The waters surrounding the Keys are part of a protected area known as the Florida Keys National Marine Sanctuary.

Culture and recreation

The "hurricane bravado" is part of the Keys' laid-back atmosphere, as is the somewhat separatist "Conch Republic" attitude. Life is easygoing, with the major industries being tourism and fishing. Ecotourism is also part of this, with many visitors diving in the area's protected waters. A new ferry now takes riders between Key West and Fort Myers, due north on the mainland, along the western edge of Florida Bay.

External links

Edit (http://en.wikipedia.org/w/wiki.phtml?title=Template:Florida_Keys&action=edit) Florida Keys
Upper keys Key Largo, Islamorada, Tavernier, Plantation Key, Matecumbe Key
Middle keys Craig Key, Fiesta Key, Long Key, Conch Key, Duck Key, Grassy Key, Deer Key, Vaca Key, Marathon Key, Boot Key
Lower keys Bahia Honda, West Summerland Key, No Name Key, Big Pine Key, Torch Key, Little Torch Key, Ramrod Key, Summerland Key, Cudjoe Key, Sugarloaf Key, Saddlebunch Keys, Big Coppitt Key, Boca Chica, Key West
Outlying islands Dry Tortugas, Marquesas Keys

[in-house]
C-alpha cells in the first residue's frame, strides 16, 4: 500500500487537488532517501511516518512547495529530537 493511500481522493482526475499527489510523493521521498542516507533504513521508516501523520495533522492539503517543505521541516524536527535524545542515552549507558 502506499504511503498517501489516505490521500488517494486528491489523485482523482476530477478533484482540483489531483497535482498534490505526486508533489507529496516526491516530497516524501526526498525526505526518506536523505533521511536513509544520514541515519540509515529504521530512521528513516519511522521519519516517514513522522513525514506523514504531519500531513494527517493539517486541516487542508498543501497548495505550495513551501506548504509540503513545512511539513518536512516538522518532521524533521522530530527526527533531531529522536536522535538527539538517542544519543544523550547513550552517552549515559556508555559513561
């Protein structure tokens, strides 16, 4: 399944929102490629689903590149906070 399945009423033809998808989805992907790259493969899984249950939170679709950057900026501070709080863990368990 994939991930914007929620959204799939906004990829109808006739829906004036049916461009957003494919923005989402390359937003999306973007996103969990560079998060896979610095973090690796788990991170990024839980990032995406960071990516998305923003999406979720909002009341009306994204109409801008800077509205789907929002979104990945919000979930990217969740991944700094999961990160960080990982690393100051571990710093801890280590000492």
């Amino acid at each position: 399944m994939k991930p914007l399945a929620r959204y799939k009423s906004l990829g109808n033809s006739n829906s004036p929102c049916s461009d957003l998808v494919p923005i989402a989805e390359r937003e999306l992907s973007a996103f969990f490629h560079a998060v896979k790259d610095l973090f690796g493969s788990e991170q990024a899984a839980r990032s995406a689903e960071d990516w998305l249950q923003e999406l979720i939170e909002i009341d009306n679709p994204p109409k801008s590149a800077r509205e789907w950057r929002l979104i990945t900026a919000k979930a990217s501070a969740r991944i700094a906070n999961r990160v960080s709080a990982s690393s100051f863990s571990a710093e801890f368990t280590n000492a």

Areas Florida Bay, Dry Tortugas National Park, Florida Keys National Marine Sanctuary, National Key Deer Sanctuary, Biscayne Bay, Biscayne National Park
Other topics Overseas Highway, Overseas Railway, Seven Mile Bridge, Key Deer, Conch Republic, Monroe County, Hurricane Georges, 1935 Hurricane, Theater of the Sea


Regions of Florida Missing image
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Flag of Florida

Central Florida | Emerald Coast | First Coast | Florida Panhandle | Florida Keys | Lee Island Coast | Nature Coast | Orlando Area | Redneck Riviera | Space Coast | Treasure Coast | South Florida | Sun Coast | Tampa Bay Area
Largest cities
Cape Coral | Clearwater | Coral Springs | Fort Lauderdale | Hialeah | Hollywood | Jacksonville | Miami | Miramar | North Miami | Orlando | Pembroke Pines | Plantation | Pompano Beach | Port St. Lucie | St. Petersburg | Sunrise | Tallahassee | Tampa | West Palm Beach
Counties
Alachua | Baker | Bay | Bradford | Brevard | Broward | Calhoun | Charlotte | Citrus | Clay | Collier | Columbia | DeSoto | Dixie | Duval | Escambia | Flagler | Franklin | Gadsden | Gilchrist | Glades | Gulf | Hamilton | Hardee | Hendry | Hernando | Highlands | Hillsborough | Holmes | Indian River | Jackson | Jefferson | Lafayette | Lake | Lee | Leon | Levy | Liberty | Madison | Manatee | Marion | Martin | Miami-Dade | Monroe | Nassau | Okaloosa | Okeechobee | Orange | Osceola | Palm Beach | Pasco | Pinellas | Polk | Putnam | Santa Rosa | Sarasota | Seminole | St. Johns | St. Lucie | Sumter | Suwannee | Taylor | Union | Volusia | Wakulla | Walton | Washington